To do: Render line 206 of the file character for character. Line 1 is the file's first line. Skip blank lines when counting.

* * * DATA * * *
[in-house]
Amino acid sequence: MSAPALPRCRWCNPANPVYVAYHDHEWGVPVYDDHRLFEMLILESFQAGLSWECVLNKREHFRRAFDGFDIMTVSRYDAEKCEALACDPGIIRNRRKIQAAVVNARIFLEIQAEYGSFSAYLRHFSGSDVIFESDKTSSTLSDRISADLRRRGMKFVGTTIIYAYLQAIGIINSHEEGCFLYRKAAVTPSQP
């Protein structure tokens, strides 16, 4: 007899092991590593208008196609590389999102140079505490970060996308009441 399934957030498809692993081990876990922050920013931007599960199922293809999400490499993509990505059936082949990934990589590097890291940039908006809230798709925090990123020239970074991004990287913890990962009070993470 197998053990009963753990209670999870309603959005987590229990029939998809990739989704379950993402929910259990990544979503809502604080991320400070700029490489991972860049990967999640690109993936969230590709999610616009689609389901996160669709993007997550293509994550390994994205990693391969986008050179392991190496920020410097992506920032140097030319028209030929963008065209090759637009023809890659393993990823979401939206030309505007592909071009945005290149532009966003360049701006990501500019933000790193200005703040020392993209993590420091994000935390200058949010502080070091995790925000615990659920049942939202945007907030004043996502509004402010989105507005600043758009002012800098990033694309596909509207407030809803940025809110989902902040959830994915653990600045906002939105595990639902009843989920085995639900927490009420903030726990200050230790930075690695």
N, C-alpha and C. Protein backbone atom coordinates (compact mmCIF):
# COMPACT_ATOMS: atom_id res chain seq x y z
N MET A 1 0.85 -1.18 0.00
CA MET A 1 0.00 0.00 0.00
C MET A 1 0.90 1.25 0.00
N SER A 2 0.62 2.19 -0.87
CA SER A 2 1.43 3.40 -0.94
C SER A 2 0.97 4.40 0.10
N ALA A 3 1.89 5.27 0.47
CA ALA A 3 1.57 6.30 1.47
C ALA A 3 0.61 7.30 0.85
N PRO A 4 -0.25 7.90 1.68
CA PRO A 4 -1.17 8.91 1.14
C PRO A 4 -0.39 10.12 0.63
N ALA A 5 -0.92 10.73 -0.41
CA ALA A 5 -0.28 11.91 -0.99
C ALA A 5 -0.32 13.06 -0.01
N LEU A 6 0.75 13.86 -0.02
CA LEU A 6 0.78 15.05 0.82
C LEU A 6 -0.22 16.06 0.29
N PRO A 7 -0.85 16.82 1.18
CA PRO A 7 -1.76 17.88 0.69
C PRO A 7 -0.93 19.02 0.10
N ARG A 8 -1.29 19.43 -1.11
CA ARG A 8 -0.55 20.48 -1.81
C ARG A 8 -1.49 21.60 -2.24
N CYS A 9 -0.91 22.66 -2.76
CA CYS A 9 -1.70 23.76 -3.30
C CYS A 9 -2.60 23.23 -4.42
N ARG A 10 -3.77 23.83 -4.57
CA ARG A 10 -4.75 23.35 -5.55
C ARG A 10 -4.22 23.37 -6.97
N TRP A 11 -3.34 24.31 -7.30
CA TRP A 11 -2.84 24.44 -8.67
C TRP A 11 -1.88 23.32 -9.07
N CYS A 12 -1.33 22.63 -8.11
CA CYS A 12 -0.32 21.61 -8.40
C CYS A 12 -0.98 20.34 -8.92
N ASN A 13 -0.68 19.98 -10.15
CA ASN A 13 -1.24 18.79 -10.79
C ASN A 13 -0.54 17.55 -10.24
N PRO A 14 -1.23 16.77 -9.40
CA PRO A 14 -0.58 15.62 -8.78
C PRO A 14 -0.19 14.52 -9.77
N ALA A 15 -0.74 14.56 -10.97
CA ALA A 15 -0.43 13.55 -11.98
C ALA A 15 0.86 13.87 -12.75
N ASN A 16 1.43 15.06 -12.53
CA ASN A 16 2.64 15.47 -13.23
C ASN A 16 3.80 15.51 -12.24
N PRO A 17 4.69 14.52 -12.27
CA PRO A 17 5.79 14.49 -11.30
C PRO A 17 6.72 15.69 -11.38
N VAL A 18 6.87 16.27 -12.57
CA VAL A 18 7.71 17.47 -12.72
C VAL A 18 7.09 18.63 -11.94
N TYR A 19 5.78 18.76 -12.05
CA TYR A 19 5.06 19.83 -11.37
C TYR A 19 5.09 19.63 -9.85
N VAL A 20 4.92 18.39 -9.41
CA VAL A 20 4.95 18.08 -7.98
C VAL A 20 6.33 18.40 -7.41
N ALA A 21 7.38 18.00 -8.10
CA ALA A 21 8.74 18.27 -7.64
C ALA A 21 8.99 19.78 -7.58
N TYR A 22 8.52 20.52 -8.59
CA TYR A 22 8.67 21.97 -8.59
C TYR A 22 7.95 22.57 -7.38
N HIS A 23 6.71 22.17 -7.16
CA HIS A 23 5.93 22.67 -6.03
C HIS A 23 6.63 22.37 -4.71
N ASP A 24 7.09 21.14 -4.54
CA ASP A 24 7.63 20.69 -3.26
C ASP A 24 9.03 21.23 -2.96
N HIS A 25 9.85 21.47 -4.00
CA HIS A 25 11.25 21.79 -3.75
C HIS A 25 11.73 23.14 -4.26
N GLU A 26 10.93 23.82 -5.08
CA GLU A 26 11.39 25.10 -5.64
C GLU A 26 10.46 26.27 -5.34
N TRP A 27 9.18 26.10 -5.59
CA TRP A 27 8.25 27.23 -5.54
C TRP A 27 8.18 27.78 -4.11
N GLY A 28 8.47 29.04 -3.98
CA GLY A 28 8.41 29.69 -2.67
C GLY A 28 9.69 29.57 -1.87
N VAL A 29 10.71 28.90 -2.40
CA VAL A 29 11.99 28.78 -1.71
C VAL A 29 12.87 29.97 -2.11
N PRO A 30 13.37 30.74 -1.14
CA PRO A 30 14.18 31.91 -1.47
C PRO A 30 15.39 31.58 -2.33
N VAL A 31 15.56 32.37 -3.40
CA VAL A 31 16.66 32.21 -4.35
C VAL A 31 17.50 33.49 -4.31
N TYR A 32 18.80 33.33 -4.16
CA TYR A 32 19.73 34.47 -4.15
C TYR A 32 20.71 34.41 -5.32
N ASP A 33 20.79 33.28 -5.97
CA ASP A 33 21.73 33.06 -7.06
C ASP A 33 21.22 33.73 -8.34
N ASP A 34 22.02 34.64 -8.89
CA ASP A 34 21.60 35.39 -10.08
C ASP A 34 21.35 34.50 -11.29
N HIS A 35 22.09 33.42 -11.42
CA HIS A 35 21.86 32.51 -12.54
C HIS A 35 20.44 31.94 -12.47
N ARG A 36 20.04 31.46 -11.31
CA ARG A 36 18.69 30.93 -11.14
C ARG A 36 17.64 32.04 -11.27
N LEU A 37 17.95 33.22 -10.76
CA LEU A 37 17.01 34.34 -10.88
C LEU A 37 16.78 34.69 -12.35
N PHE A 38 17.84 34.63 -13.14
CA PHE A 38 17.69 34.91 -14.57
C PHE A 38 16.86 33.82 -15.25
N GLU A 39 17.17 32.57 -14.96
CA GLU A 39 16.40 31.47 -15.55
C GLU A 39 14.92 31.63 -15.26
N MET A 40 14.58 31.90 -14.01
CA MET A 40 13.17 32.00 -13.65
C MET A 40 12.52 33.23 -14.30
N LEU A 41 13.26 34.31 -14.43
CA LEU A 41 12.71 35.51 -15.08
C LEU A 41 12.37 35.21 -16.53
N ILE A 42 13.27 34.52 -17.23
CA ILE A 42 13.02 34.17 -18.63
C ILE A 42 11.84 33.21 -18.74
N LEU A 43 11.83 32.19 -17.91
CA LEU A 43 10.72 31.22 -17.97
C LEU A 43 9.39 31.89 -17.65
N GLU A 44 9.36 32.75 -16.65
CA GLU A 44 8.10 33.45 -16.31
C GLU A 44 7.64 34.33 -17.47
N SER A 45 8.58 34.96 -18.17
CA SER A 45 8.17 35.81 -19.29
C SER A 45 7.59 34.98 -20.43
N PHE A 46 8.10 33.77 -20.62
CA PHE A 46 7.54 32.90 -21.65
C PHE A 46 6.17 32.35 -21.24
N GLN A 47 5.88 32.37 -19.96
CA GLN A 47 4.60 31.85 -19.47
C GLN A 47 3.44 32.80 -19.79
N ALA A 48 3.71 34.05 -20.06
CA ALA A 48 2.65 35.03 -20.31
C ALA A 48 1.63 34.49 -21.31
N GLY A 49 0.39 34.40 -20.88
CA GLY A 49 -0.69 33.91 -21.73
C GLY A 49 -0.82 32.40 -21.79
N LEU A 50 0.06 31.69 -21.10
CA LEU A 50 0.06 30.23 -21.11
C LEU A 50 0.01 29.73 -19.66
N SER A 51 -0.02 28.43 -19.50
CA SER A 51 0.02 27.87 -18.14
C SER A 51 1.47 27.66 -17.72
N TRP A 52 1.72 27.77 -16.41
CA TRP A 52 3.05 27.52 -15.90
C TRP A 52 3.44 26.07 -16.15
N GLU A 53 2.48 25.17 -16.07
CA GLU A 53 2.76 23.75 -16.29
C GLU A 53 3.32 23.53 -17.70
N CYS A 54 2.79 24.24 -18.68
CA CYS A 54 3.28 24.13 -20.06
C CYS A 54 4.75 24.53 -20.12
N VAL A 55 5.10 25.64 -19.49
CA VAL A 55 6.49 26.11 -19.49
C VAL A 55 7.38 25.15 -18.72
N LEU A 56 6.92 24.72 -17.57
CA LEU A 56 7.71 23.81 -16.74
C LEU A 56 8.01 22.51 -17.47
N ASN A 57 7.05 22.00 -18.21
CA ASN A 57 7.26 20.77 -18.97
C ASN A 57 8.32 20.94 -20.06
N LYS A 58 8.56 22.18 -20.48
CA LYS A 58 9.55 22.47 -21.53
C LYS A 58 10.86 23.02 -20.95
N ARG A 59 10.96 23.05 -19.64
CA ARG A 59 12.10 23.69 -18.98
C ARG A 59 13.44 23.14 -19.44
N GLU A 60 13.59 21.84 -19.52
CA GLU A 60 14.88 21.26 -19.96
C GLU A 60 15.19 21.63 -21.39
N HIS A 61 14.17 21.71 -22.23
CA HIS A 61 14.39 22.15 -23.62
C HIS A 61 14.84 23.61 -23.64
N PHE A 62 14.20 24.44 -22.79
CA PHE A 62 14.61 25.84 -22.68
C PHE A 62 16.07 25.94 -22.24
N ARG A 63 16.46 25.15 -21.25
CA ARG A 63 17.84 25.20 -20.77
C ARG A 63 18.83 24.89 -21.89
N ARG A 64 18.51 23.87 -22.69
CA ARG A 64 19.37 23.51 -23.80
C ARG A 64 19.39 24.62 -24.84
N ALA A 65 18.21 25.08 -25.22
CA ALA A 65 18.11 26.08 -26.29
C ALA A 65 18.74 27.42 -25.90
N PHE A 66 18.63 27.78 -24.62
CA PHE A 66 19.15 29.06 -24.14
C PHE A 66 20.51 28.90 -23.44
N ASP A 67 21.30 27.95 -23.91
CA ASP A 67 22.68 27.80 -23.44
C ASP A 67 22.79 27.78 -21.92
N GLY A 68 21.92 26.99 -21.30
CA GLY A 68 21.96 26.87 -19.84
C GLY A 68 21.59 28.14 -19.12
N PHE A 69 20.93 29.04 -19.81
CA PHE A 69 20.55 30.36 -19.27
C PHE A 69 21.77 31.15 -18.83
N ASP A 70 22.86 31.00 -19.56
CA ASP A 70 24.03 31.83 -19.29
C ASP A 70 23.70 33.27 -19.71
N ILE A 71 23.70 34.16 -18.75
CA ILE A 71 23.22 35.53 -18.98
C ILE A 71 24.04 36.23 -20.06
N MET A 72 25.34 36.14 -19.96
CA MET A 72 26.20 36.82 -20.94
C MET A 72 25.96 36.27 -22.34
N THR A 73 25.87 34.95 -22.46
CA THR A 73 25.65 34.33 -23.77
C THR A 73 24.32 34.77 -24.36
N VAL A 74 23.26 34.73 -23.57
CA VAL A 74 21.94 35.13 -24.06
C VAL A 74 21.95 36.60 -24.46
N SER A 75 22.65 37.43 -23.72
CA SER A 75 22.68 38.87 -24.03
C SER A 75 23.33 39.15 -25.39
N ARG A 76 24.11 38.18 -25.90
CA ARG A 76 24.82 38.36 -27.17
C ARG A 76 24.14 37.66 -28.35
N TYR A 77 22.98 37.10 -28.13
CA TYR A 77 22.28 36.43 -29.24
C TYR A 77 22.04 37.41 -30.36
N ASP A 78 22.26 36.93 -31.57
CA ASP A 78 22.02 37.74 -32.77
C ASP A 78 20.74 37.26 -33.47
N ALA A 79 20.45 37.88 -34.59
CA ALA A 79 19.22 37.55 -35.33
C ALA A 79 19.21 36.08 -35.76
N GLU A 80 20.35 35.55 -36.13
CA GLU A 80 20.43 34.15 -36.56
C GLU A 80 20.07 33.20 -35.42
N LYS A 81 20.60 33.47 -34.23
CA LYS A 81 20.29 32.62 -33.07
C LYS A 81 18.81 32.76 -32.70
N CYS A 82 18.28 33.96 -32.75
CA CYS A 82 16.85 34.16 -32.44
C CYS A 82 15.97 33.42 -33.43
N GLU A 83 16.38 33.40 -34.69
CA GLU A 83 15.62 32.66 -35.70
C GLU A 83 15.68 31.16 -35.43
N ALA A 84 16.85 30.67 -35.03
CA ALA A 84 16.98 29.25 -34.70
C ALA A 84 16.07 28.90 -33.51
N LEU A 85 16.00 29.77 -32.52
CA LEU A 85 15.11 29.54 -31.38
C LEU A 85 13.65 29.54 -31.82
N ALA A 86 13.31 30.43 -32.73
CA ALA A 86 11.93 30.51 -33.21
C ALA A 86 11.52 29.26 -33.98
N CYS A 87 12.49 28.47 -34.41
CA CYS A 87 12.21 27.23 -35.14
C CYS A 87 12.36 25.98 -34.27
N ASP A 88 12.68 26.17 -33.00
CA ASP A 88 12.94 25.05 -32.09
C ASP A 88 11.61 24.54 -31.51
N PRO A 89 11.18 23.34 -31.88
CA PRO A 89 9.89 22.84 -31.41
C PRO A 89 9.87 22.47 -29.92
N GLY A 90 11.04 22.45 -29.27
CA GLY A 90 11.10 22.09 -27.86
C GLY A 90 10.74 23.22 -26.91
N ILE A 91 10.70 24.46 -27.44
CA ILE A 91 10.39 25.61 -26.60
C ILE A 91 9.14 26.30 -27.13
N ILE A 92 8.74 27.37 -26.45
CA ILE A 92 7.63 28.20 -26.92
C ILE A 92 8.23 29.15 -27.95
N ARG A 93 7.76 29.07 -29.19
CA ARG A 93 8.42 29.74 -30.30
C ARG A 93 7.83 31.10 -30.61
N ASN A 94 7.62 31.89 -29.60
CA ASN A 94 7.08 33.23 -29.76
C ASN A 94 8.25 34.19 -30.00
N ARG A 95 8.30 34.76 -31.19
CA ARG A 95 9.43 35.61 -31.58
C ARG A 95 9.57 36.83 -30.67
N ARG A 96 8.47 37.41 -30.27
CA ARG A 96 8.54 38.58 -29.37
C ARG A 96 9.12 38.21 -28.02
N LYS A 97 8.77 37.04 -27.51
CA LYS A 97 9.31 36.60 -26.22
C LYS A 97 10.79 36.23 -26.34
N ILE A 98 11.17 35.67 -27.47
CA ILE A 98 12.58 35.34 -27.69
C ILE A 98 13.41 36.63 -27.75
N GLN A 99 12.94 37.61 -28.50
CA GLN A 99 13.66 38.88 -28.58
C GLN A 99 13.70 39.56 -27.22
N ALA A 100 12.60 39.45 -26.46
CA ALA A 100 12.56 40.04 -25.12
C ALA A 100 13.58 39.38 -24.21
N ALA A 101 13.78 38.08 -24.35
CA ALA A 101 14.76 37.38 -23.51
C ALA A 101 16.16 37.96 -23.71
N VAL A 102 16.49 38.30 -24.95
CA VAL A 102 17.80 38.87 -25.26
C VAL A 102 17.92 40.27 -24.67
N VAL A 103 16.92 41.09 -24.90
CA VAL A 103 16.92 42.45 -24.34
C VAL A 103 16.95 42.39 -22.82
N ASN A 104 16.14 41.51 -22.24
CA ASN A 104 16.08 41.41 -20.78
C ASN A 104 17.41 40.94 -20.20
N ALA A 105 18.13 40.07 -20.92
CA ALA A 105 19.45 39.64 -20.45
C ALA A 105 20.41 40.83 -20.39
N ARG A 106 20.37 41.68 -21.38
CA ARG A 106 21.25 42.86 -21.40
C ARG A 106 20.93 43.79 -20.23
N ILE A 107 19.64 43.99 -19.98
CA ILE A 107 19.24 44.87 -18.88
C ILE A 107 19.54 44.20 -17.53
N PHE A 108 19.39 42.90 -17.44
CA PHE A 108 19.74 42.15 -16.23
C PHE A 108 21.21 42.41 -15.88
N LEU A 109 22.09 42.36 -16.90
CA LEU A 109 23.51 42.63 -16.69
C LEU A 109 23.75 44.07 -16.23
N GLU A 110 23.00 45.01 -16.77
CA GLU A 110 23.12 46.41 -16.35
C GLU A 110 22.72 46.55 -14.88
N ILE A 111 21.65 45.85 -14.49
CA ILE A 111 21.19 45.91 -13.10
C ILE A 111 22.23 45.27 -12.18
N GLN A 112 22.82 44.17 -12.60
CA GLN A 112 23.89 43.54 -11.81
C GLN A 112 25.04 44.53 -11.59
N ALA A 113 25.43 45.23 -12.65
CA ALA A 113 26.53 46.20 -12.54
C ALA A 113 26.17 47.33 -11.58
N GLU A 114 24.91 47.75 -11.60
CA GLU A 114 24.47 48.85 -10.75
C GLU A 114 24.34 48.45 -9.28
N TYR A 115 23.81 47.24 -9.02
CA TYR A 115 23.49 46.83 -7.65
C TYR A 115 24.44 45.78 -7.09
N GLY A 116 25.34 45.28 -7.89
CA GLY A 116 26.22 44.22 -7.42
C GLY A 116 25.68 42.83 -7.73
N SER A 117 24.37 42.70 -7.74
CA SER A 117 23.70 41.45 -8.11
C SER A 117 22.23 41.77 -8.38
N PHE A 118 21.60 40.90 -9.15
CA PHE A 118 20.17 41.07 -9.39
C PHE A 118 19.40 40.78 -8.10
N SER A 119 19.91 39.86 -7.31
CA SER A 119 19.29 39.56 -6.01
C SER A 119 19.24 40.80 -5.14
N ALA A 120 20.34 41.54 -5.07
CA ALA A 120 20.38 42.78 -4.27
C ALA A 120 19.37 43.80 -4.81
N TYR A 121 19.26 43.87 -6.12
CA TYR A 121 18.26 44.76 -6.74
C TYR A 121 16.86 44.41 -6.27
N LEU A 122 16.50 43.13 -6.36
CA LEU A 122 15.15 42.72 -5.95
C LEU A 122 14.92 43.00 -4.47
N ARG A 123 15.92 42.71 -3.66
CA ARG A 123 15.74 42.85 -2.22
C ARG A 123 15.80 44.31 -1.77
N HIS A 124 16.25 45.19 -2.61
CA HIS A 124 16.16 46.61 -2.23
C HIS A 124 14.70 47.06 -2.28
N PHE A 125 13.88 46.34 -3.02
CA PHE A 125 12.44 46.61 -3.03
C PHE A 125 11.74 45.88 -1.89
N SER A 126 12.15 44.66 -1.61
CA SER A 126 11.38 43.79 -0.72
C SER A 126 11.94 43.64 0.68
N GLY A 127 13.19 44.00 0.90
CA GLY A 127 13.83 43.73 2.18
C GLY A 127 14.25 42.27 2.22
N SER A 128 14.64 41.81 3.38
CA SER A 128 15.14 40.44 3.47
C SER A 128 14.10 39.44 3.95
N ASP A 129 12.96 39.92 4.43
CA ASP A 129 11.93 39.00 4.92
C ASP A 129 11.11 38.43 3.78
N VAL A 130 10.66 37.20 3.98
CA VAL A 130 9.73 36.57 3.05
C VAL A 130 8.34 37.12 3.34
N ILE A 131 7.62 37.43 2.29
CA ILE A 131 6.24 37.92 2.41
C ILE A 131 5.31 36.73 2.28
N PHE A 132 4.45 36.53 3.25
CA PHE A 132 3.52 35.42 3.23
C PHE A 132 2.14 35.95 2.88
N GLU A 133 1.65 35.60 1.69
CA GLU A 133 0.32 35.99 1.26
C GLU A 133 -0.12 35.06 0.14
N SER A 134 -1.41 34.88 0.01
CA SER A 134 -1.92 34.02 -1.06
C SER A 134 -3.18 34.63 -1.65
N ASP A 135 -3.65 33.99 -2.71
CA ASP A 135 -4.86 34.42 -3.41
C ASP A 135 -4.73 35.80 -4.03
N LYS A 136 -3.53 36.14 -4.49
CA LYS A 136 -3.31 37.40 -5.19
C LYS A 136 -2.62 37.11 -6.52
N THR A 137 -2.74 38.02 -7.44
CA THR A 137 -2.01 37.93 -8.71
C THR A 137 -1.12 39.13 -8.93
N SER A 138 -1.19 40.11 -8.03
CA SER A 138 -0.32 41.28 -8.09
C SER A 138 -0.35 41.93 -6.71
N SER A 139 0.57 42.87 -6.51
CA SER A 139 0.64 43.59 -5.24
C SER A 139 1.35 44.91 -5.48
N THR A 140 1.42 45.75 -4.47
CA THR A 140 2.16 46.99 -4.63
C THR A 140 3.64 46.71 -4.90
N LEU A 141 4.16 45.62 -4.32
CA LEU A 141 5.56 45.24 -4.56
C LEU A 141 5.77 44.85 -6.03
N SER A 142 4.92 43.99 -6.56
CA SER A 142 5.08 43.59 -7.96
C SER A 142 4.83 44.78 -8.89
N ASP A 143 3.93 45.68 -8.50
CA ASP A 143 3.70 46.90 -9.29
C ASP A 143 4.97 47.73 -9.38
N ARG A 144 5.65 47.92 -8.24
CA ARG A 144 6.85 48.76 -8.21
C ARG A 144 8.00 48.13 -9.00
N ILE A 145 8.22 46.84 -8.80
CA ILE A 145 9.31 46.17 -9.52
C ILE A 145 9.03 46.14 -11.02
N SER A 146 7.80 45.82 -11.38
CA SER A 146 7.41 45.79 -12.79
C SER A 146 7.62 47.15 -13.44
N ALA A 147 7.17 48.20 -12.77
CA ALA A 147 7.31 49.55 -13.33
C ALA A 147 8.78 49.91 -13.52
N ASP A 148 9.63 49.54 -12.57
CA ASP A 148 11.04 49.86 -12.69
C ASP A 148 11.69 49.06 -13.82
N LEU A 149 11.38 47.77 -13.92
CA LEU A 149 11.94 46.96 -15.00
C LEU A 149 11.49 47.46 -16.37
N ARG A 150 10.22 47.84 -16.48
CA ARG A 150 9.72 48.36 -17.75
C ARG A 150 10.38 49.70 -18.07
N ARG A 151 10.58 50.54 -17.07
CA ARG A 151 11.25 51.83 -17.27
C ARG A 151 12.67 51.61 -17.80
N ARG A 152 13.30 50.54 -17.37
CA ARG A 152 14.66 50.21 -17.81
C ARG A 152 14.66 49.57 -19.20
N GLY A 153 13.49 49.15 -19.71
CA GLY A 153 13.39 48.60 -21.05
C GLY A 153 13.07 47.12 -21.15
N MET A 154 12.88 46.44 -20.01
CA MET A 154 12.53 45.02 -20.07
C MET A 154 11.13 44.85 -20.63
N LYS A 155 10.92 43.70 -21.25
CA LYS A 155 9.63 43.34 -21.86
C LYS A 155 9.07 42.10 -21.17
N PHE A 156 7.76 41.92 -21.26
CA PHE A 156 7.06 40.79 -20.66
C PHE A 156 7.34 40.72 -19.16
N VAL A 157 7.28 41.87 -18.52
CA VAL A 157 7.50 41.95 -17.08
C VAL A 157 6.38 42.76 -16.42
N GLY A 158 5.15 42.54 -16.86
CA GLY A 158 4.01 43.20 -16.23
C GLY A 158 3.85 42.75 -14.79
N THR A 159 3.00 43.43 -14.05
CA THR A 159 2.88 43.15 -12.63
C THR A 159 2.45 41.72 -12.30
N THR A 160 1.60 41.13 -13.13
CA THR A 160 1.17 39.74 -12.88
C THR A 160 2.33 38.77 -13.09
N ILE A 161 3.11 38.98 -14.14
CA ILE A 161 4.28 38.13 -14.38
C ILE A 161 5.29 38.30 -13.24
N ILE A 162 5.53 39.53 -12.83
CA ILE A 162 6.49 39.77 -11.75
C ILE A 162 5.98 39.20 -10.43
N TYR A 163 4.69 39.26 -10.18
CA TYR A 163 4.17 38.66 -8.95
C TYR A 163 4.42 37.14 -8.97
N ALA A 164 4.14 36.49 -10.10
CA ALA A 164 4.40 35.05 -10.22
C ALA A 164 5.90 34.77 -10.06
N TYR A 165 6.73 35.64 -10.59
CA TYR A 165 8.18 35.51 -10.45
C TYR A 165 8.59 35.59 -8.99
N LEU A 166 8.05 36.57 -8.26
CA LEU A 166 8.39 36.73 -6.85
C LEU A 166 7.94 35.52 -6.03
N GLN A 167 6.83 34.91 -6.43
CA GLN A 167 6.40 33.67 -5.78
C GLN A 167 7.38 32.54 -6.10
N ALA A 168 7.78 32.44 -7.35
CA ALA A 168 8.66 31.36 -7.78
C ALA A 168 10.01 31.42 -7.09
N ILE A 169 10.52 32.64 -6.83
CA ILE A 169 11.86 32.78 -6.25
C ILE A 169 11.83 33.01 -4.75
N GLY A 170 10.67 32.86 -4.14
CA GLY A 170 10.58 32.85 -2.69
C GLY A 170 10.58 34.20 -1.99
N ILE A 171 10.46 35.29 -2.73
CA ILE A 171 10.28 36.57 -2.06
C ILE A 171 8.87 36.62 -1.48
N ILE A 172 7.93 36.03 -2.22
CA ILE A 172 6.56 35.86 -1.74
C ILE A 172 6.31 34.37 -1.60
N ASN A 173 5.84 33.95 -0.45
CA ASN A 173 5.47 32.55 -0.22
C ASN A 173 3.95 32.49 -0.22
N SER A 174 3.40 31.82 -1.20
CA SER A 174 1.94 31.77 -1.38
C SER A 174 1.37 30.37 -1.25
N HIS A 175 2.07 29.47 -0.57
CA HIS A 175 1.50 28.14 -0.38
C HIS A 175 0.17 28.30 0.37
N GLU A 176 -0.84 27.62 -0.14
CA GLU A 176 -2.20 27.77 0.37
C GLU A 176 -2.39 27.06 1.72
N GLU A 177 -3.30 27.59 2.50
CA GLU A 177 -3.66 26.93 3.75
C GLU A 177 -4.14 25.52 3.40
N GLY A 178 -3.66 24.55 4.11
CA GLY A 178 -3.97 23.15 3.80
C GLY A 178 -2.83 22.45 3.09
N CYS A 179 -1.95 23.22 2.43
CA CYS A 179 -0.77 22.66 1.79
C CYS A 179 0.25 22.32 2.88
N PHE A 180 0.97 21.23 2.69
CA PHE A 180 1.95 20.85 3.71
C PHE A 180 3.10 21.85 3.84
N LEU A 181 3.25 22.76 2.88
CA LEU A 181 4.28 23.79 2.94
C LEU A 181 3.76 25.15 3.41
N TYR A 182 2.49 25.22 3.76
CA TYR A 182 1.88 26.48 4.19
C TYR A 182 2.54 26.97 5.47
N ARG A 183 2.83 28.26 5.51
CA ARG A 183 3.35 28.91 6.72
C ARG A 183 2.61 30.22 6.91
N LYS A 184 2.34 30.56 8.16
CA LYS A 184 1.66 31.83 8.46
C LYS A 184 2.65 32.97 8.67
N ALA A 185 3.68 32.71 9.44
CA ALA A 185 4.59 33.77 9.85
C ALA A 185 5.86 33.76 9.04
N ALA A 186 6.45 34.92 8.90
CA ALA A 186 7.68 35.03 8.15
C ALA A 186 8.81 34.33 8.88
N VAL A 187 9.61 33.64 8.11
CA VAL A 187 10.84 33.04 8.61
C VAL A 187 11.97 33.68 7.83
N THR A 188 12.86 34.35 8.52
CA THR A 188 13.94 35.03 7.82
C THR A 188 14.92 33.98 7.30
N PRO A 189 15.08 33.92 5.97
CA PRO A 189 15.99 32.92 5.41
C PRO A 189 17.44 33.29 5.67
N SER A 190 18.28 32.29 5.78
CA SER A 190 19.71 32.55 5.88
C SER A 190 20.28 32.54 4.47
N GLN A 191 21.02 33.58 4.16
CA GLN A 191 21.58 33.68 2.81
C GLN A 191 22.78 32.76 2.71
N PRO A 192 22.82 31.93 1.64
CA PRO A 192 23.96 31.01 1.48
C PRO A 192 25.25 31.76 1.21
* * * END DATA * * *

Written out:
C ASP A 67 22.79 27.78 -21.92